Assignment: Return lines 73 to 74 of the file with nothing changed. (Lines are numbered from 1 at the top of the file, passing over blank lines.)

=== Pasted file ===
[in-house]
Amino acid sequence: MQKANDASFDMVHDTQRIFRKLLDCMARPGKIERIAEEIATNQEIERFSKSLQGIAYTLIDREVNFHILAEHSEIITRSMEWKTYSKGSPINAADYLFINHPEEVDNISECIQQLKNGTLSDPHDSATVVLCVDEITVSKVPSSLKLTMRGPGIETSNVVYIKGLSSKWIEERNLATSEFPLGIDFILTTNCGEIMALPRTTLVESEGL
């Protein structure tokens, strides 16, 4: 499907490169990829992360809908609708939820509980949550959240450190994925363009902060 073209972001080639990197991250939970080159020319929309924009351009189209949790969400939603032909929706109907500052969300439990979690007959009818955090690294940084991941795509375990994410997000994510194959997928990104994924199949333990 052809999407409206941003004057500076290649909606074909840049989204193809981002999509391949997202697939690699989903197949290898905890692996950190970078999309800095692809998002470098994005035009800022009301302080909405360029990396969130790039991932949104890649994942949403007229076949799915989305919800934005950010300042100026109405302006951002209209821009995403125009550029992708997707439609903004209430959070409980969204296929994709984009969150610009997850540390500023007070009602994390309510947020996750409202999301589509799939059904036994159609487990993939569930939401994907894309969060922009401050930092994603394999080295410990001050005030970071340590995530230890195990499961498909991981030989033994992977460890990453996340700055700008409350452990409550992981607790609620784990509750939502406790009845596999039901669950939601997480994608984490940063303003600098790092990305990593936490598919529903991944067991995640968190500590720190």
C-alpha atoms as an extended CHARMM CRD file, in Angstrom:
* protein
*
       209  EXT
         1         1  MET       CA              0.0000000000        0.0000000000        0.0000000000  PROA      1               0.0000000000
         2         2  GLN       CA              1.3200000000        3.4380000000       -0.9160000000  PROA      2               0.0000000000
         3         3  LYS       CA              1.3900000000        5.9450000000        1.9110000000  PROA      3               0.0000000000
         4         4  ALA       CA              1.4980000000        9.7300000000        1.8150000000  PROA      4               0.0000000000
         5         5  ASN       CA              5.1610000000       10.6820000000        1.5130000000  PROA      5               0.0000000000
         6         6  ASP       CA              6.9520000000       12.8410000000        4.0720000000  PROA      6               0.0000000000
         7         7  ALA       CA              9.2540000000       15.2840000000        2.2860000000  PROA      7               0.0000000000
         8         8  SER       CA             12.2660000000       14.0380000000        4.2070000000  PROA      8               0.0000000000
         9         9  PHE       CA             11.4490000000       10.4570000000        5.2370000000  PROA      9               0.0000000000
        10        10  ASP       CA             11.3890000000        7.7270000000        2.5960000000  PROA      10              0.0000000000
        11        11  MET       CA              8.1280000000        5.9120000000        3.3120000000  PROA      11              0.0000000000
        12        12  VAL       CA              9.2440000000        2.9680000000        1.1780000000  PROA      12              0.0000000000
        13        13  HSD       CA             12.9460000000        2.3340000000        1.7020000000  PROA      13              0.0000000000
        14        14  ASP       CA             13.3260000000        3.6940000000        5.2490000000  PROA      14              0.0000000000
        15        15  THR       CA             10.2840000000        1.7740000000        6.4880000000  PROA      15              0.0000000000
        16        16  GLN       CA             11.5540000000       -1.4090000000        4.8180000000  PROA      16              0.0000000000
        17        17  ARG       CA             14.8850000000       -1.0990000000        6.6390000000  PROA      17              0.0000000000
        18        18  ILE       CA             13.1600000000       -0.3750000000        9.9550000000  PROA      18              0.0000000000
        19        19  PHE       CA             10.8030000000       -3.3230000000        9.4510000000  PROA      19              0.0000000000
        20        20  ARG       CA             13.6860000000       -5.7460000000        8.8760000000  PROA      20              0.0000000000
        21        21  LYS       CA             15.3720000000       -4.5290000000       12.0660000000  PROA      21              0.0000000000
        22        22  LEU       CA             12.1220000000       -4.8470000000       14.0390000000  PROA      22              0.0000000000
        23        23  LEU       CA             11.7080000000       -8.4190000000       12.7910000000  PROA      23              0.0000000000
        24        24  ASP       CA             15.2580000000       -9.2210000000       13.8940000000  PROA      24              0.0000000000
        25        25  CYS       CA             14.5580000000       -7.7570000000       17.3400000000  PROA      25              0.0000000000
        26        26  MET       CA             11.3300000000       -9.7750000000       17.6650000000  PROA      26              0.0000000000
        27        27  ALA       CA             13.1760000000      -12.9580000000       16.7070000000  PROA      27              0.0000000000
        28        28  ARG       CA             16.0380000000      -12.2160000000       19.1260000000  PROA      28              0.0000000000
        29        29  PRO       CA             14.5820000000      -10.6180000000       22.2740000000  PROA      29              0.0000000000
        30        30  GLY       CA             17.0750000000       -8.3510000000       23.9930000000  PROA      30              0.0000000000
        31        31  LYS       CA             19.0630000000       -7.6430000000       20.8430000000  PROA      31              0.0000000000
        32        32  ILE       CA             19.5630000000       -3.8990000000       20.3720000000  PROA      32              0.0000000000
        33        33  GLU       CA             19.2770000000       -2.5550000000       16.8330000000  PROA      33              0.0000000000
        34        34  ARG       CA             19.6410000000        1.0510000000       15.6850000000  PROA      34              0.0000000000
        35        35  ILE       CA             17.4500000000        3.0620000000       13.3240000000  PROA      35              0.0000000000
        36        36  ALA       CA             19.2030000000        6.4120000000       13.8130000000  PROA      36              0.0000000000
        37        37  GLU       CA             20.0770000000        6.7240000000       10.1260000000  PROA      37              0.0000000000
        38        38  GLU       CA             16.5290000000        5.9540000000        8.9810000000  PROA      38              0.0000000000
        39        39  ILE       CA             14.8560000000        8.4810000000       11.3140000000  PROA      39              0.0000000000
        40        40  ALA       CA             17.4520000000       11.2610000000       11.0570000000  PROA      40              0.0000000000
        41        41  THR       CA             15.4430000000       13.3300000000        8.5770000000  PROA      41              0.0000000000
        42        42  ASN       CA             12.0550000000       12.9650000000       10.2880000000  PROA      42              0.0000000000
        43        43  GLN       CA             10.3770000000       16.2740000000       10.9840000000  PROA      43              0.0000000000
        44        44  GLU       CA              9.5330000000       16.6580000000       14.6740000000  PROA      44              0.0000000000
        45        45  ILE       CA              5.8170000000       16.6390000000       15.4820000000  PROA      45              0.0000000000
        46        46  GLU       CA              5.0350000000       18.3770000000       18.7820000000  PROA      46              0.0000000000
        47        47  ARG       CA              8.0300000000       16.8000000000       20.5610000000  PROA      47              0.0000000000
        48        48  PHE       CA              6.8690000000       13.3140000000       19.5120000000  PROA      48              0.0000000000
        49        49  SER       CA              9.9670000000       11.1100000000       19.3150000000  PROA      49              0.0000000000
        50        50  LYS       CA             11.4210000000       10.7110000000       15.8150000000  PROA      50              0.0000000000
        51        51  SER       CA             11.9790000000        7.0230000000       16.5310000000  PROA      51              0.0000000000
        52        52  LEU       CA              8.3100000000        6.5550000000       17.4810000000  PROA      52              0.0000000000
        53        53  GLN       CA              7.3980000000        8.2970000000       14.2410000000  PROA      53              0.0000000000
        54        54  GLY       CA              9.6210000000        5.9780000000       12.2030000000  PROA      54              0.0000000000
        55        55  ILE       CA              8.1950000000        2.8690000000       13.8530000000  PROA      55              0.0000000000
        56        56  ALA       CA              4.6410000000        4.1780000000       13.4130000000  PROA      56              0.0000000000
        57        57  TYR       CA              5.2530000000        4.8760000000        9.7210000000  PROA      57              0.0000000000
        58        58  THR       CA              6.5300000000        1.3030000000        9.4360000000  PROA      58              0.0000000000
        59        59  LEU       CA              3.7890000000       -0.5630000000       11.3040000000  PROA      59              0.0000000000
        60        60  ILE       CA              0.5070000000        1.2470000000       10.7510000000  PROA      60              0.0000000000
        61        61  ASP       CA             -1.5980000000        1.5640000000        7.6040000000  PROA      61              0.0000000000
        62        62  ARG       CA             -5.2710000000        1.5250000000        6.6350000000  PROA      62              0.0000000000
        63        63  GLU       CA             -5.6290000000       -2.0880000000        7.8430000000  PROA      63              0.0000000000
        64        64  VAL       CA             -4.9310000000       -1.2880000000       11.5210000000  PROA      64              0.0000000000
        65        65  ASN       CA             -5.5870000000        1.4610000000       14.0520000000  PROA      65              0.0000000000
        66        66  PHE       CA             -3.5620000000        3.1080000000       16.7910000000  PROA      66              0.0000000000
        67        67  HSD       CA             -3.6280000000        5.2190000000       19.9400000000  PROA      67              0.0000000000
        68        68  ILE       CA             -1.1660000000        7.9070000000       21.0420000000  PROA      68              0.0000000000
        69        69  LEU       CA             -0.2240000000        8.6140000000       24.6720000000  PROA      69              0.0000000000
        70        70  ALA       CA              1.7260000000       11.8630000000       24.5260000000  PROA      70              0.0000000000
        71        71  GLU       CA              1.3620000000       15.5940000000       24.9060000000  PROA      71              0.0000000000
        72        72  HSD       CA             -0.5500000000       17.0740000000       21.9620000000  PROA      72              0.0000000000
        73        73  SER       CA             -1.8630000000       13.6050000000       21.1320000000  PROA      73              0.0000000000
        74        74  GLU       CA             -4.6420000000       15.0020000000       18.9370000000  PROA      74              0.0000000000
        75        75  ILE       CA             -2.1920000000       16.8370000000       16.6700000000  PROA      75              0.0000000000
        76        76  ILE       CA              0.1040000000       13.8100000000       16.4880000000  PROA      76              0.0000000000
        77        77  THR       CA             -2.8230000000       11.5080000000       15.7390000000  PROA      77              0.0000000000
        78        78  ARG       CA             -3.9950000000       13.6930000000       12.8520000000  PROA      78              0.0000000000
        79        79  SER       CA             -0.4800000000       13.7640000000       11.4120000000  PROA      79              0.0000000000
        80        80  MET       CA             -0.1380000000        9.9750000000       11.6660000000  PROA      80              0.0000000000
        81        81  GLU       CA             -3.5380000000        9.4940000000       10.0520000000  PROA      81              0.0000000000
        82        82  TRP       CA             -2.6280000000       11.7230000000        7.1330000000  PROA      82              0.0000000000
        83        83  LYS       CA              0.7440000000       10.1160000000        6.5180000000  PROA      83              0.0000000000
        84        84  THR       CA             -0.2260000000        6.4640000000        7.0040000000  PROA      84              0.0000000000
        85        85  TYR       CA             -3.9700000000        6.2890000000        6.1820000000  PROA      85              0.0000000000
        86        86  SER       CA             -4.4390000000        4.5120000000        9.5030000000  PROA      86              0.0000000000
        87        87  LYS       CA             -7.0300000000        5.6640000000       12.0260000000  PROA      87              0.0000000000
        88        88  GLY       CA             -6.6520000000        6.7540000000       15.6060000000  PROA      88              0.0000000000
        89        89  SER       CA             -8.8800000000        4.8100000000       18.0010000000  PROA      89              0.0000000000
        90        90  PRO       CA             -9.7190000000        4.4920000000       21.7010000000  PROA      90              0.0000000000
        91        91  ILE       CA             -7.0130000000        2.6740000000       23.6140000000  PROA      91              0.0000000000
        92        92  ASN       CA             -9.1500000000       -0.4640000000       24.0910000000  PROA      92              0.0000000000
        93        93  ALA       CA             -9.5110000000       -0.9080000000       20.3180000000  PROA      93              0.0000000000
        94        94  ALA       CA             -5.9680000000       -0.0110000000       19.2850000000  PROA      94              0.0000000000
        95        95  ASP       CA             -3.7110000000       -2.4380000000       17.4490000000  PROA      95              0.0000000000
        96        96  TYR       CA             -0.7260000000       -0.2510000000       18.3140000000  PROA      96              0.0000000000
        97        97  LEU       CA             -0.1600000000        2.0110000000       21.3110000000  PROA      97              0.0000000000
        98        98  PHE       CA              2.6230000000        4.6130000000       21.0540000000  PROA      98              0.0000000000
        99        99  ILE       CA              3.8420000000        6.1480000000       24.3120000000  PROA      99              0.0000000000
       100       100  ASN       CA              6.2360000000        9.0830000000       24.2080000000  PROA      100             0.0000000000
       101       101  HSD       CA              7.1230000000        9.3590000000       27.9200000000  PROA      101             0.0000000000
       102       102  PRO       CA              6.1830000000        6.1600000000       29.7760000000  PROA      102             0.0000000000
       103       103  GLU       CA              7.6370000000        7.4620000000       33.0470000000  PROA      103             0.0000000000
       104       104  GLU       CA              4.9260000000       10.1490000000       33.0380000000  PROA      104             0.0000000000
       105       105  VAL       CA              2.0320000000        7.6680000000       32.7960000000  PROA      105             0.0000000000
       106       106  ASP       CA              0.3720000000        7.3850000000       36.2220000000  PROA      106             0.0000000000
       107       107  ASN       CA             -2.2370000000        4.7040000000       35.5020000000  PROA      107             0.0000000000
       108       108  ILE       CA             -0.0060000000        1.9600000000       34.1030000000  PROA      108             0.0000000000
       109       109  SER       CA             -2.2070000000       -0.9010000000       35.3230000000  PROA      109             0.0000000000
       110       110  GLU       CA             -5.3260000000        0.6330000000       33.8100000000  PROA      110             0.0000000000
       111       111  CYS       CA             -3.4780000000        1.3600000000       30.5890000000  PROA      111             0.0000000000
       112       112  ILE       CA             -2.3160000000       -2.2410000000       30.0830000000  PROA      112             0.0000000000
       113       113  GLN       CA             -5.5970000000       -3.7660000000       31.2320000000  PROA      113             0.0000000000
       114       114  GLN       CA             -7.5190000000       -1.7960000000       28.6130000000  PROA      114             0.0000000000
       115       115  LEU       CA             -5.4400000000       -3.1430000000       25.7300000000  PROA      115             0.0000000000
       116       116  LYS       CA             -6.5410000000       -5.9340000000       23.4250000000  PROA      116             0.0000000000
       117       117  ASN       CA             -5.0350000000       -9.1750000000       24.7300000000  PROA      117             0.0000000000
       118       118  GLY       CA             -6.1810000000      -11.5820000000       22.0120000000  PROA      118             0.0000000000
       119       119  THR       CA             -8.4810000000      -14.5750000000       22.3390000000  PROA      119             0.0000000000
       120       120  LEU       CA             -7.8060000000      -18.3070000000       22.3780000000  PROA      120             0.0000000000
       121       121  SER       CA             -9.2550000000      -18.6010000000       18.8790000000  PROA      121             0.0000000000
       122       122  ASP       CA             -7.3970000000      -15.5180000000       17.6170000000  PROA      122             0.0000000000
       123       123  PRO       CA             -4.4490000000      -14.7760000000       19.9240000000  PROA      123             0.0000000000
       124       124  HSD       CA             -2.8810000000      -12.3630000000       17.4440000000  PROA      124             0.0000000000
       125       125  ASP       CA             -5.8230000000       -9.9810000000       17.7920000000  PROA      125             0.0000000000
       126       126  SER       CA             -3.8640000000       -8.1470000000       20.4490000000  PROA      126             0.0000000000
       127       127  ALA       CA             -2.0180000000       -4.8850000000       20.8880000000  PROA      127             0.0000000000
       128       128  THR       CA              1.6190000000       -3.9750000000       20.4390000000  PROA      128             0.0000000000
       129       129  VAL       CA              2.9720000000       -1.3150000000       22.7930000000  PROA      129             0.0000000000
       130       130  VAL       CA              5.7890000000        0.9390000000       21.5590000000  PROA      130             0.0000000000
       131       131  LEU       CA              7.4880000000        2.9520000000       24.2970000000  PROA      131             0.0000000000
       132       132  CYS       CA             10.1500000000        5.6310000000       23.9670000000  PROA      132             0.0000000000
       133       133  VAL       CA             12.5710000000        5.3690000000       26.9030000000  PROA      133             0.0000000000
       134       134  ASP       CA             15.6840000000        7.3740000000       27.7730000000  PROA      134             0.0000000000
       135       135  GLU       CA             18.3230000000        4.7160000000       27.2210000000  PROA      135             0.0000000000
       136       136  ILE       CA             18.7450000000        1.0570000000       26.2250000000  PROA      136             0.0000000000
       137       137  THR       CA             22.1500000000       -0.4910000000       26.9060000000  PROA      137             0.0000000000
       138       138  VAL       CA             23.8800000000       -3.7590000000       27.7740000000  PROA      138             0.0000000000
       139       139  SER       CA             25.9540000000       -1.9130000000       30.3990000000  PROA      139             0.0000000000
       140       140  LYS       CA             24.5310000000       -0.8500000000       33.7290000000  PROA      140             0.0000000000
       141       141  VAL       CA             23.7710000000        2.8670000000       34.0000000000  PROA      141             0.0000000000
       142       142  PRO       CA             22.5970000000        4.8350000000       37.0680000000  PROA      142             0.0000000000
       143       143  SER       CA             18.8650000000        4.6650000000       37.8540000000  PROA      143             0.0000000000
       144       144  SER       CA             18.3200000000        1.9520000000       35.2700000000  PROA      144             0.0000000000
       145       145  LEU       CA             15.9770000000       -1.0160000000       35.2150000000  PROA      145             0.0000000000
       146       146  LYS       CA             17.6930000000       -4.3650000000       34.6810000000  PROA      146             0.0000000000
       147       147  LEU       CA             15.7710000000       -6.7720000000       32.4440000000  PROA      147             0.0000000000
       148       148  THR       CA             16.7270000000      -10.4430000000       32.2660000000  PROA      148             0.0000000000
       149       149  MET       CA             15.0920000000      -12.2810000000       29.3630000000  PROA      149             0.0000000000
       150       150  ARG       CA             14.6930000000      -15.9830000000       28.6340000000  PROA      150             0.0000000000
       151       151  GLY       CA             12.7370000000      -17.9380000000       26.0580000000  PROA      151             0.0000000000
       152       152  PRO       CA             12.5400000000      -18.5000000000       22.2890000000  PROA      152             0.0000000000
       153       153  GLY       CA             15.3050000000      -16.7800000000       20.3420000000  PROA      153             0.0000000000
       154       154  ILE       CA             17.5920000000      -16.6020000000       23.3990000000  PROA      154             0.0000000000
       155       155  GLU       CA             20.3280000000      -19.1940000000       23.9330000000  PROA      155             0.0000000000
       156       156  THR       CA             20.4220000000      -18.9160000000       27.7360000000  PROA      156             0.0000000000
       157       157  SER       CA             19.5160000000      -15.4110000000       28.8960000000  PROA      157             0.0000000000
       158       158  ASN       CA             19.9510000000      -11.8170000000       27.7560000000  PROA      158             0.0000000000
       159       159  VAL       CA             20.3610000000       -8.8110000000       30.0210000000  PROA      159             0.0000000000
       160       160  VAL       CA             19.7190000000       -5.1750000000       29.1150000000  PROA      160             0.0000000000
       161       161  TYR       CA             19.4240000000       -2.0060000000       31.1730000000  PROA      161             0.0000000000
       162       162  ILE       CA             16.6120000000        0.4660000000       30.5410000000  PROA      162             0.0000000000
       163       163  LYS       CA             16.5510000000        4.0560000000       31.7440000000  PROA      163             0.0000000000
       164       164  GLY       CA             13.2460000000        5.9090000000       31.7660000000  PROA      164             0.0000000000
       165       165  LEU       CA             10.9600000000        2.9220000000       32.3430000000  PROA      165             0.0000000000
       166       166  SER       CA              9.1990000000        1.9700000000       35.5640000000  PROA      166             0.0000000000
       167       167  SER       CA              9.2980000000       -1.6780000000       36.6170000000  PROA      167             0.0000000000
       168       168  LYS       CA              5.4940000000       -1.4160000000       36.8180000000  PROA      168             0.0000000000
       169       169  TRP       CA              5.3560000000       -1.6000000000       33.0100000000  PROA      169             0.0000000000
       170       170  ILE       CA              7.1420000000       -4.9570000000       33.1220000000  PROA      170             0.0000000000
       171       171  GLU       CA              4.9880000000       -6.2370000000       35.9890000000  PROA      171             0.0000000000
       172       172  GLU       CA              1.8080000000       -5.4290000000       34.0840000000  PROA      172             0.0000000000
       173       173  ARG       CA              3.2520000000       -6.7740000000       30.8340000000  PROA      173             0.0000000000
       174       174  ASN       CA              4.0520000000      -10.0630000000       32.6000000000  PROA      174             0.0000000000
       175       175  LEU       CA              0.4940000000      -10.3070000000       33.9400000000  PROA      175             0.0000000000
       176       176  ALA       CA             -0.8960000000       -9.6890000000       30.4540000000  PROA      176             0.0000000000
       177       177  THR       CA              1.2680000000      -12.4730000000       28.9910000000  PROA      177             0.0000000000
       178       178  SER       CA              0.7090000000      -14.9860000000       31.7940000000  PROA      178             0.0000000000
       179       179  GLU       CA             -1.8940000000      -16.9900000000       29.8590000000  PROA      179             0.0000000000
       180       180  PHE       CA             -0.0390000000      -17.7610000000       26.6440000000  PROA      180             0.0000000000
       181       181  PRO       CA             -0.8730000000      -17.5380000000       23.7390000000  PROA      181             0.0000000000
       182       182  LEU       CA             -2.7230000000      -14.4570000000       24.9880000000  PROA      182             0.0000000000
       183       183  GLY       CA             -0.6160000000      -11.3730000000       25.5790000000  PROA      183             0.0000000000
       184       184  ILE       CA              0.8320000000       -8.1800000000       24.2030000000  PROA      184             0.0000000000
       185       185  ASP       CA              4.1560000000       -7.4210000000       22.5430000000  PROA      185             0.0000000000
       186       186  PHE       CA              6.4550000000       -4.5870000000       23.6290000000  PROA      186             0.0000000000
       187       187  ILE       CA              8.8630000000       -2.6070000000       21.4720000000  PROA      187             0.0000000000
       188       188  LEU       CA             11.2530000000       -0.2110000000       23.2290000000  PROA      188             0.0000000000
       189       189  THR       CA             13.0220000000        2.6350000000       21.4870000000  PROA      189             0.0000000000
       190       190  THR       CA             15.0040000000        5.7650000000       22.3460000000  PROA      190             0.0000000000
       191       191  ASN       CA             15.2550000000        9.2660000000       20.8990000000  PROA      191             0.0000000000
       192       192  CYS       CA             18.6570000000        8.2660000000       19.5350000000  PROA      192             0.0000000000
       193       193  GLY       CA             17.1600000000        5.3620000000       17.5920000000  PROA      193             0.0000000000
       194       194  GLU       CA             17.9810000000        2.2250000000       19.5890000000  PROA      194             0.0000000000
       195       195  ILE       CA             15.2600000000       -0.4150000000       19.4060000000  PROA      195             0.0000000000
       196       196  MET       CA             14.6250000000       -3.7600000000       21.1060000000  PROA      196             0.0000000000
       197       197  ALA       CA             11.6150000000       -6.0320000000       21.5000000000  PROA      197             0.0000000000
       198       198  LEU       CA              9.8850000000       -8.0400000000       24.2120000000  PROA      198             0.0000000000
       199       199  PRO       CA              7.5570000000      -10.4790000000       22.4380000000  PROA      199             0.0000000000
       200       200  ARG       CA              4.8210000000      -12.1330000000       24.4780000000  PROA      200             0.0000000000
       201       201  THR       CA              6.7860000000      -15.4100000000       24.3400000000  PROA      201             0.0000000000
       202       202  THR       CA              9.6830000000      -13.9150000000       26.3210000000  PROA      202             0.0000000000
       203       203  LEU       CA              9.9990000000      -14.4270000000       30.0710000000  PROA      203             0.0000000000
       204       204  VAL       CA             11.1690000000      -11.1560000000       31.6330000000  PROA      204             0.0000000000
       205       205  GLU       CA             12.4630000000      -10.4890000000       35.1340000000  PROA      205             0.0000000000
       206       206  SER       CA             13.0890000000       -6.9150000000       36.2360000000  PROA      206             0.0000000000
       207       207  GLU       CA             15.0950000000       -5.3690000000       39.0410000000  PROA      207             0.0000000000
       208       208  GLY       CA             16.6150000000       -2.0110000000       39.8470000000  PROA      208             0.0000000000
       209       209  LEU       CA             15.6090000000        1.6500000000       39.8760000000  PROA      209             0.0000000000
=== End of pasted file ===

        66        66  PHE       CA             -3.5620000000        3.1080000000       16.7910000000  PROA      66              0.0000000000
        67        67  HSD       CA             -3.6280000000        5.2190000000       19.9400000000  PROA      67              0.0000000000